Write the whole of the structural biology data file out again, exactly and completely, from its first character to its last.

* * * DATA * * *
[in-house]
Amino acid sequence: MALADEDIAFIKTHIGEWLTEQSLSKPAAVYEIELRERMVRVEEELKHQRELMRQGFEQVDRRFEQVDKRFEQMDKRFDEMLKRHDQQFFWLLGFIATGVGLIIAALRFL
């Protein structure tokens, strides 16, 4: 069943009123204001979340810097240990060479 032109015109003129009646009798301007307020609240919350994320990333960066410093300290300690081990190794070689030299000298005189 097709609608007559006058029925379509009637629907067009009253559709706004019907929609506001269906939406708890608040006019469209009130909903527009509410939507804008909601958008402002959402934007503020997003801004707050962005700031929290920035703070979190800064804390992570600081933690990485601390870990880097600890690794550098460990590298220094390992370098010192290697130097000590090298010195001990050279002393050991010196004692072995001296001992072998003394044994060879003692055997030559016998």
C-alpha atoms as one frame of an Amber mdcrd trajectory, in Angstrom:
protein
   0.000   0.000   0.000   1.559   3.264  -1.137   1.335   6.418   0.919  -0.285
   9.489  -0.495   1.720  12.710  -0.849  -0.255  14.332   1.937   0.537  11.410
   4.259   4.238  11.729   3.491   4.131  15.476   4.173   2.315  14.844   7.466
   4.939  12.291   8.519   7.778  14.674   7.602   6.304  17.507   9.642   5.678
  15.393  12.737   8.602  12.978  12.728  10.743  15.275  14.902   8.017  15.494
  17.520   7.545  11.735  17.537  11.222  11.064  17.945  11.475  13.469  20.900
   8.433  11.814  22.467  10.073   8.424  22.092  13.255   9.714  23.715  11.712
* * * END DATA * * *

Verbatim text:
[in-house]
Amino acid sequence: MALADEDIAFIKTHIGEWLTEQSLSKPAAVYEIELRERMVRVEEELKHQRELMRQGFEQVDRRFEQVDKRFEQMDKRFDEMLKRHDQQFFWLLGFIATGVGLIIAALRFL
């Protein structure tokens, strides 16, 4: 069943009123204001979340810097240990060479 032109015109003129009646009798301007307020609240919350994320990333960066410093300290300690081990190794070689030299000298005189 097709609608007559006058029925379509009637629907067009009253559709706004019907929609506001269906939406708890608040006019469209009130909903527009509410939507804008909601958008402002959402934007503020997003801004707050962005700031929290920035703070979190800064804390992570600081933690990485601390870990880097600890690794550098460990590298220094390992370098010192290697130097000590090298010195001990050279002393050991010196004692072995001296001992072998003394044994060879003692055997030559016998």
C-alpha atoms as one frame of an Amber mdcrd trajectory, in Angstrom:
protein
   0.000   0.000   0.000   1.559   3.264  -1.137   1.335   6.418   0.919  -0.285
   9.489  -0.495   1.720  12.710  -0.849  -0.255  14.332   1.937   0.537  11.410
   4.259   4.238  11.729   3.491   4.131  15.476   4.173   2.315  14.844   7.466
   4.939  12.291   8.519   7.778  14.674   7.602   6.304  17.507   9.642   5.678
  15.393  12.737   8.602  12.978  12.728  10.743  15.275  14.902   8.017  15.494
  17.520   7.545  11.735  17.537  11.222  11.064  17.945  11.475  13.469  20.900
   8.433  11.814  22.467  10.073   8.424  22.092  13.255   9.714  23.715  11.712